Sunday, March 10, 2019

Sunday Spotlight: Catherine Lievens and Beloved Fangs

Welcome Catherine Lievens back to Sunday Spotlight. She sharing some from her new release, Beloved Fangs, book two in the Life with Fangs series.


James is on the run, and as if that isn’t enough of a problem, he needs to find a safe place to shift. He’s a new werewolf, and he’s still not fully in control of his wolf, especially during the full moon. He’s never hurt anyone, and he’s not about to start, but that means chaining himself to a wall, or in this case, to an old sink. And that means leaving himself vulnerable for the night.

Fyfe hates being responsible for the coven, but he doesn’t have a choice. He likes escaping in the last hours of the night, when the rest of the city is asleep.

Only, it’s not asleep tonight.

When Fyfe stumbles onto a man beating up a werewolf, he intervenes. The wolf is chained to the wall and vulnerable, and if there’s one thing Fyfe doesn’t like, it’s people taking advantage of the weak. He kills the assailant and helps the wolf as he shifts back to human. The fact that he takes in the wolf has nothing to do with how cute he thinks James is, of course.

But James is still on the run, and now, Fyfe has someone to protect. Fyfe isn’t easily convinced, though, even when James tells him the conclave is after him. The conclave isn’t going to stop, and they both know it. Is James going to have to keep on running from the conclave, or will he and Fyfe find a way to prove him innocent?

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He opened his eyes and noticed the vampire watching him right away. He didn’t know how long the guy had been there, why he’d killed the man beating James and had decided to hang around, but he seemed comfortable. He was leaning his shoulder against the wall, and his arms crossed over his chest. His dark hair was braided and fell over his shoulder. He was wearing a long black coat and black jeans. James couldn’t see what color his eyes were, but he was gorgeous, and James wasn’t wearing clothes, which meant the vampire would notice it right away if he got hard.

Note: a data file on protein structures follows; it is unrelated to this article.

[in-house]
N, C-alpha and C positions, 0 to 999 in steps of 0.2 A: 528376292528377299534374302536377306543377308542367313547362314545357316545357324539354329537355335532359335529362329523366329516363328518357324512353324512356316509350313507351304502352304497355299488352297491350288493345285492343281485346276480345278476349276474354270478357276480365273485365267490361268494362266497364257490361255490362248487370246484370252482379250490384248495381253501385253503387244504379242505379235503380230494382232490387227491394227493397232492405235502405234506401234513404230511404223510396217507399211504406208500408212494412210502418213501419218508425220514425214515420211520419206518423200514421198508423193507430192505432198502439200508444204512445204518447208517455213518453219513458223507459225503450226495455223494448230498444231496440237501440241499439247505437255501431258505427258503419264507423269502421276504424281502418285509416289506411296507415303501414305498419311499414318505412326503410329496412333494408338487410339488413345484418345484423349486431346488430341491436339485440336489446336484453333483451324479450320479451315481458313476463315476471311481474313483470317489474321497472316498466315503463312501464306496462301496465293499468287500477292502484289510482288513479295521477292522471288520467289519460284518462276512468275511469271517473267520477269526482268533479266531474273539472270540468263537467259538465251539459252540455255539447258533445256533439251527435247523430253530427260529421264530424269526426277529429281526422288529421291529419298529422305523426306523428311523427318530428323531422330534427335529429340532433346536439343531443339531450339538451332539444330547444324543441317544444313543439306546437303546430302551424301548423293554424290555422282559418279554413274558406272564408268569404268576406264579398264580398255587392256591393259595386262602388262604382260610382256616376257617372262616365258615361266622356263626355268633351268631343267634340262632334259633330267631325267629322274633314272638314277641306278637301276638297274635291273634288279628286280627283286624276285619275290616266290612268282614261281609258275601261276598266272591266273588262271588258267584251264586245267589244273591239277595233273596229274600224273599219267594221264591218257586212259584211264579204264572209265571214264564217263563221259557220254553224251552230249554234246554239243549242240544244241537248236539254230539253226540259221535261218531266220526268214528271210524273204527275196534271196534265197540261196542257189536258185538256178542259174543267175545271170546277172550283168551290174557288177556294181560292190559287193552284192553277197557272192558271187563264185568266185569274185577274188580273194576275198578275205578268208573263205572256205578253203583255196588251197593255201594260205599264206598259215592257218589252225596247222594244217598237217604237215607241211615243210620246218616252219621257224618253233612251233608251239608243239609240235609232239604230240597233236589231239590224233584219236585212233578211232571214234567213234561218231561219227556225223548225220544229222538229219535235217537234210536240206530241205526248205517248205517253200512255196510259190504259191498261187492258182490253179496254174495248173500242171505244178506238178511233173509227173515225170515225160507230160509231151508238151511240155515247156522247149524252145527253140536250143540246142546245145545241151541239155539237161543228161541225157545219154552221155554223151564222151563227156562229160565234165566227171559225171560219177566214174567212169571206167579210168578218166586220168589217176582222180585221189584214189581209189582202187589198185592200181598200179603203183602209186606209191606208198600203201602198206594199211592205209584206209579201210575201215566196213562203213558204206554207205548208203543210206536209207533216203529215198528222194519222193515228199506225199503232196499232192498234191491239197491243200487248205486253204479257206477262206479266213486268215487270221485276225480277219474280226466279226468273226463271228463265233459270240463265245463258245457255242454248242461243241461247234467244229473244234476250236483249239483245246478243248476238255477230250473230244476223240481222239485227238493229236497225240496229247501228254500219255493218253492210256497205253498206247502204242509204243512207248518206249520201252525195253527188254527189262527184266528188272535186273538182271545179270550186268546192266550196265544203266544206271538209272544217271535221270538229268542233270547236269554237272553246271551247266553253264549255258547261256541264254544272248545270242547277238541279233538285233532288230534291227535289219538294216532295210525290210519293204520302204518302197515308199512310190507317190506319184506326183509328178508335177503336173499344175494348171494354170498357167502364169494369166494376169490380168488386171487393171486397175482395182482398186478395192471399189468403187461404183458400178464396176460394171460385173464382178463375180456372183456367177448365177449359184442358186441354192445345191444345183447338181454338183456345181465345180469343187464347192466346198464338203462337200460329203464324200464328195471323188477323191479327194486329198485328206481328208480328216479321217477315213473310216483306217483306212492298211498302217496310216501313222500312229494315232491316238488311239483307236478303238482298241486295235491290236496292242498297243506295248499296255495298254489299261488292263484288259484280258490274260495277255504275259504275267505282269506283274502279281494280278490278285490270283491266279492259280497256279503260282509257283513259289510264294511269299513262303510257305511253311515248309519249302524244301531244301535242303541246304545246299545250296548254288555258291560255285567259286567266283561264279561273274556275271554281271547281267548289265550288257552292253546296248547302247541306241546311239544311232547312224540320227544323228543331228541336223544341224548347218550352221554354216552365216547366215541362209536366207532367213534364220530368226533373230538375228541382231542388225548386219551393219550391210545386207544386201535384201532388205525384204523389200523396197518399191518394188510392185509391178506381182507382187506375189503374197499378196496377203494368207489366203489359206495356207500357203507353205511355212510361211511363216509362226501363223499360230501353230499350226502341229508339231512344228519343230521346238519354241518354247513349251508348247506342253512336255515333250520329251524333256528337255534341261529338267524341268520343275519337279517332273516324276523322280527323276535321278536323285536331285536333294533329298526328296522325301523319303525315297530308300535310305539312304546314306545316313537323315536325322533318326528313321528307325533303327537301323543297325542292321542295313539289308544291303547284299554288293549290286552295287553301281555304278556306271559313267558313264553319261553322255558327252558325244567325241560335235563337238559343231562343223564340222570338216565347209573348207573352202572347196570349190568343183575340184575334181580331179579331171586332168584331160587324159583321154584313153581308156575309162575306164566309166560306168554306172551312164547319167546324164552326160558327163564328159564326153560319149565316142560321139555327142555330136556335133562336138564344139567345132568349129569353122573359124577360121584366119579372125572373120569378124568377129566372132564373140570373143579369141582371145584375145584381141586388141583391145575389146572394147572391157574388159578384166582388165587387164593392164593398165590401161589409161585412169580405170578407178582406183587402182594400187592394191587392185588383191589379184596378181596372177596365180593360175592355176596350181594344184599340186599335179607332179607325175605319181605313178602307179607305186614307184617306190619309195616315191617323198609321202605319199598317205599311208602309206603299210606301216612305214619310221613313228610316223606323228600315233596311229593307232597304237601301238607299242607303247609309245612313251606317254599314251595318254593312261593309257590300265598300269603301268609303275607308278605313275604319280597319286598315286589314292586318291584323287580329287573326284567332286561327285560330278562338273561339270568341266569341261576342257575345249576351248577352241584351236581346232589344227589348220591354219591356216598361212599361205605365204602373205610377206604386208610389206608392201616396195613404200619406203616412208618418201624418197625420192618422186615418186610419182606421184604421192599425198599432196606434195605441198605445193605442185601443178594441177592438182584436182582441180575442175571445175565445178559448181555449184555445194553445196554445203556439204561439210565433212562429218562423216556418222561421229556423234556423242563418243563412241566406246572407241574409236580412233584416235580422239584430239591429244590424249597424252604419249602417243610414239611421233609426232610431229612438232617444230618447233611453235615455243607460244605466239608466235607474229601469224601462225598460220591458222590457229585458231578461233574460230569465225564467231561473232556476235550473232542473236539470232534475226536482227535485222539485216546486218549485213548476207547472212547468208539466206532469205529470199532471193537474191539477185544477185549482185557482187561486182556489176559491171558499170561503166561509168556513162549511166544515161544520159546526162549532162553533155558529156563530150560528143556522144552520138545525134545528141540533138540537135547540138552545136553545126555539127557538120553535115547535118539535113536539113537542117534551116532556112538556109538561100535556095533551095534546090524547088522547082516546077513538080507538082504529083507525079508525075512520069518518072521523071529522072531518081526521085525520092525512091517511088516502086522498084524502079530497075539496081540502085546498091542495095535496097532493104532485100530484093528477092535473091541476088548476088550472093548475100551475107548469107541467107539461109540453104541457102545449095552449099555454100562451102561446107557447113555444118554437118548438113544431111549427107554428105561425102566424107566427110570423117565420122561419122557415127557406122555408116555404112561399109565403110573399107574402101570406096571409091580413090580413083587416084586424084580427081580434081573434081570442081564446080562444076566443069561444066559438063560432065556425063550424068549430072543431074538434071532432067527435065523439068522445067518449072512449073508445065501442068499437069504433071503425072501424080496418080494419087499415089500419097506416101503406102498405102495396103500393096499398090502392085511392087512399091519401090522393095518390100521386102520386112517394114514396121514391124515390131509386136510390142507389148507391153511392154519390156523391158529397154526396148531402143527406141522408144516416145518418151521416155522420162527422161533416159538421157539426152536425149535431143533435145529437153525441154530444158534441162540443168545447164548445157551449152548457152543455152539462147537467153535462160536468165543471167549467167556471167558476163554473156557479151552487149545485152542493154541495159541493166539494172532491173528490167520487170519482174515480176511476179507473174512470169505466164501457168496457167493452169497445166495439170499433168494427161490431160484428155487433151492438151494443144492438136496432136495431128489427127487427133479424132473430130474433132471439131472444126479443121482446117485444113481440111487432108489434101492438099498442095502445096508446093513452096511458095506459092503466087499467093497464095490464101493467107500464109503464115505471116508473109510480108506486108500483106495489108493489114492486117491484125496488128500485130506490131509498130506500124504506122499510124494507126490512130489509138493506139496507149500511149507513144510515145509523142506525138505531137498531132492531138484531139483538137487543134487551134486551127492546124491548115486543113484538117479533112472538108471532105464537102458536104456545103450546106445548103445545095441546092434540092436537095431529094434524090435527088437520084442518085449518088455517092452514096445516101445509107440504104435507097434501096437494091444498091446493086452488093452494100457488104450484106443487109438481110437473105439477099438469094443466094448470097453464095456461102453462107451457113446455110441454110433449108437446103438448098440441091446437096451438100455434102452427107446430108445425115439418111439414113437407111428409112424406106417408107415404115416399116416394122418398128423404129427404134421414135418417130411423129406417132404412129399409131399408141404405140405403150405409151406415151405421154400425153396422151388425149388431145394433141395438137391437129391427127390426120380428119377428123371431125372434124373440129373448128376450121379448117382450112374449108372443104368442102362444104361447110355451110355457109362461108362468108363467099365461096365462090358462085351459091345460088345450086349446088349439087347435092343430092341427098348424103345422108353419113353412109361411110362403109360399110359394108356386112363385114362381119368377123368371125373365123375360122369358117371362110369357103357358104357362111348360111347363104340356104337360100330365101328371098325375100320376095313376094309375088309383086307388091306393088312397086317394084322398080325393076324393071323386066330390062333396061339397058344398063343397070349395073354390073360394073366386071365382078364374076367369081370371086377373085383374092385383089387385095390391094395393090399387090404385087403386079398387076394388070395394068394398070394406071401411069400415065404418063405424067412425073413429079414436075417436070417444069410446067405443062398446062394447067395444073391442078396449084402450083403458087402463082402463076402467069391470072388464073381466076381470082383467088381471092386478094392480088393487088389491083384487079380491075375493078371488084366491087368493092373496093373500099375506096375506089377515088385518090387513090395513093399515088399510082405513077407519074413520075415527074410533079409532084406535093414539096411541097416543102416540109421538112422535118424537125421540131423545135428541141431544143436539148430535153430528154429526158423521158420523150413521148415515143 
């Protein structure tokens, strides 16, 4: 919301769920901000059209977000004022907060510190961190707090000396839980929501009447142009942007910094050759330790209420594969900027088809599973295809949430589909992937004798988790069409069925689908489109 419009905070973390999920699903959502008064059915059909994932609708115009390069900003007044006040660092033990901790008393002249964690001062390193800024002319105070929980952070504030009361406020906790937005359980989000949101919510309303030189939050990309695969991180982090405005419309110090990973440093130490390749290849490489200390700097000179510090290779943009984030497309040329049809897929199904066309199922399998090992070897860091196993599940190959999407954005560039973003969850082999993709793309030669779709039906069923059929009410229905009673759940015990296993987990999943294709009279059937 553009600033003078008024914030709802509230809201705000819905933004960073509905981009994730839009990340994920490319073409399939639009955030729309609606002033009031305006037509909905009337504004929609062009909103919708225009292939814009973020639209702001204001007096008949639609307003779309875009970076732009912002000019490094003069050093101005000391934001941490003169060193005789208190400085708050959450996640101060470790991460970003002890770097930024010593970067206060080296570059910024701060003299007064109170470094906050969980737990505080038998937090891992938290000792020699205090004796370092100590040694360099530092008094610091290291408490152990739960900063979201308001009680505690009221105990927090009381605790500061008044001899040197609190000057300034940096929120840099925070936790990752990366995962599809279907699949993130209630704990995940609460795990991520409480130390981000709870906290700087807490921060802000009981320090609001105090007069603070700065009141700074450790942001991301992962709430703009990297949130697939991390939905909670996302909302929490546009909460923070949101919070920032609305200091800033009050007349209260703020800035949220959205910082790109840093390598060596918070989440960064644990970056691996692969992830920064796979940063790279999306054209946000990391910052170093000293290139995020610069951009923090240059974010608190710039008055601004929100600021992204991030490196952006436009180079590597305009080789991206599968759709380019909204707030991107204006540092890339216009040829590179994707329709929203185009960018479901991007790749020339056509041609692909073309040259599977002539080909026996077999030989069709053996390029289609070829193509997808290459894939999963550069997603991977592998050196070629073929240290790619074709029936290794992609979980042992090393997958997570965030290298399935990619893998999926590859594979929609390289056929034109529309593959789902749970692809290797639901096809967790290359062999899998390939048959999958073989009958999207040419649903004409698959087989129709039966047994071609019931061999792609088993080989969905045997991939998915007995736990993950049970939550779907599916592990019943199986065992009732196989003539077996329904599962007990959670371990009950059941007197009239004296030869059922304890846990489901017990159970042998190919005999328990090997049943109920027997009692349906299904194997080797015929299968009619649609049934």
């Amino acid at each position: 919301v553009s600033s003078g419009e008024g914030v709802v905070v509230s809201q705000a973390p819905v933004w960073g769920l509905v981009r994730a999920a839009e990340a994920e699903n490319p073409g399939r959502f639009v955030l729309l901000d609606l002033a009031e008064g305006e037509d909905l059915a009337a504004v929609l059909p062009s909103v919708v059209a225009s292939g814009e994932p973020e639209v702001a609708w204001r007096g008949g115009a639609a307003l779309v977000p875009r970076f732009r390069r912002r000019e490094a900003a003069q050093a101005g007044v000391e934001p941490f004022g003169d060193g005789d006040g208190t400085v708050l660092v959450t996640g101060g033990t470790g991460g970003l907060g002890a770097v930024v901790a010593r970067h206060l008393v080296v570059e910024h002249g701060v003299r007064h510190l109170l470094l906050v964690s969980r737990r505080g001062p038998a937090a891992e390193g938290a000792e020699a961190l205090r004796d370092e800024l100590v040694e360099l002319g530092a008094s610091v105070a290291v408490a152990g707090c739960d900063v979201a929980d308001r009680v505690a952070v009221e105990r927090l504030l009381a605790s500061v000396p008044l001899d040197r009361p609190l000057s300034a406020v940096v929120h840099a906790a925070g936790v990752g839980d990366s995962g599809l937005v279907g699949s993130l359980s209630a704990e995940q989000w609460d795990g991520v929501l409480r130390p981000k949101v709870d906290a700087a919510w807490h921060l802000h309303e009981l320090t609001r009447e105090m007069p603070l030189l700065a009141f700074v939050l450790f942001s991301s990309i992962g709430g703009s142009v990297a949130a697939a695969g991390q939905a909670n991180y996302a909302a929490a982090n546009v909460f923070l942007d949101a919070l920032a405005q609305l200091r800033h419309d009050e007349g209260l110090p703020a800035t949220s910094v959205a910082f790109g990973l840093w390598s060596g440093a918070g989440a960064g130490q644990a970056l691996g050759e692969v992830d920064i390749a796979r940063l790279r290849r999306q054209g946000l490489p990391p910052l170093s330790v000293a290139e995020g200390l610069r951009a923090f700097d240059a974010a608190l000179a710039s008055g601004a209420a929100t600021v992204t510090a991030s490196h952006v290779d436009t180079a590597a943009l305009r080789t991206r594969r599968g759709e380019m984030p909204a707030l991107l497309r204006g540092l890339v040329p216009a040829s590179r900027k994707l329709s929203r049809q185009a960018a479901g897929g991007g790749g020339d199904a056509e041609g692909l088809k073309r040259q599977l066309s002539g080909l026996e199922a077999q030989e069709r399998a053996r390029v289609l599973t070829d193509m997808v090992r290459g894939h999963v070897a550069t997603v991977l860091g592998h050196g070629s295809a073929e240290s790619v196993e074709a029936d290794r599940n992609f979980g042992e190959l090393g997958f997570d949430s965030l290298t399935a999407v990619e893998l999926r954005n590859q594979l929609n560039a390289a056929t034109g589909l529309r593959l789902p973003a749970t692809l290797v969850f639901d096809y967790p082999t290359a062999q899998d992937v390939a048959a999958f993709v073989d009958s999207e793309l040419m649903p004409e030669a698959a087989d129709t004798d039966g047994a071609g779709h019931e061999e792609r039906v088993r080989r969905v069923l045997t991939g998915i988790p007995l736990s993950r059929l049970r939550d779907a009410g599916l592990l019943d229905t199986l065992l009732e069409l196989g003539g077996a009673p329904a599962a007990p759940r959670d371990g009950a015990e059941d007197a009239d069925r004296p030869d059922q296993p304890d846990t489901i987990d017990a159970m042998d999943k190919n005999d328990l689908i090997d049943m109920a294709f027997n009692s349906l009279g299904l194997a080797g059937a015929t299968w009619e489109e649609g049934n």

That was, if he didn’t kill James first.

The vampire pushed away from the wall and came to crouch next to James. James held his breath, sure that these were the last moments of his life. He could defend himself, of course, but he was still chained to the wall, and he was a young werewolf. He didn’t know the vampire, but he could tell he was an old one. He’d be fast and strong, and he’d kill James easily.

Maybe it wouldn’t be that bad. It was what the conclave was going to do to James anyway if they caught him, and he was tired of running. He wanted to settle down, get a house and live his life. He’d never have that, though, not with the conclave nipping at his heels.

Death sounded kind of appealing right now.

The vampire reached for James, and James closed his eyes. He might not care about dying, but that didn’t mean he wanted to see it coming.

But instead of hands wrapping around his head to snap his neck or the cold feeling of a blade against his throat, James felt... a finger poking at his cheek?

He opened his eyes. The vampire was leaning over him, and he was poking him with a finger as if he didn’t know James could bite it off if he wanted to. It would be easy, considering how close it was to his mouth.

“You know, chaining yourself to the wall isn’t the best way to deal with your furry half,” the vampire said.

James resisted the urge to roll his eyes. As if he didn’t know that. He knew he needed to learn how to deal with his werewolf half, but how was he supposed to do that? No one would help him do it, and he couldn’t exactly pull a how-to book out of his ass, or even find one in the closest bookstore. No, the only way to learn control over his werewolf was to have someone who knew teach him, and since he was being hunted, he didn’t have a line of volunteers waiting for the chance to do it.

“You would have been able to kill that man if you’d been free from that chain,” the vampire said.

This time, James did roll his eyes. It made the vampire chuckle. James wasn’t sure why the man wasn’t killing him. It was well-known that vampires and werewolves hated each other, which was why this situation didn’t make sense. James needed to talk to this guy, dammit. He couldn’t, not until his mouth shifted back to human. He hadn’t yet mastered talking with the werewolf’s huge ass fangs.

The vampire chuckled. “Okay. You’re not going to attack me if I free you, are you? Because I’m sorry to say this, but I’ll beat you if you do.”

James shook his head. He’d never hurt anyone in his hu- man form—or in his werewolf form if he had anything to say about it. He’d been lucky enough to find a pack almost right after he’d been turned, and while he hadn’t managed to learn control yet, the pack had helped to make sure he stayed safe, at least until they’d accused him of killing the alpha and had tried to hand him over to the conclave.

But even though he hadn’t shifted back yet, he was in control.

The vampire smiled. “Good. Stay still. Those handcuffs did a number on your wrist, you know. You shouldn’t use them.”

James grunted. The vampire’s touch was light as he ran his fingers over the cuffs and found the lock. James nodded toward the sink, and the vampire looked up. James had left the keys on it, and the vampire reached for it, uncuffing James and letting the handcuffs and the chains fall to the floor. They jingled and clanged, and James felt lighter. He stretched, making sure he didn’t touch the vampire, and raised his arm to examine his wrist. It was red, the skin raw and peeling in some places under the receding hair, but he’d heal fast. It was one of the perks of being a werewolf.

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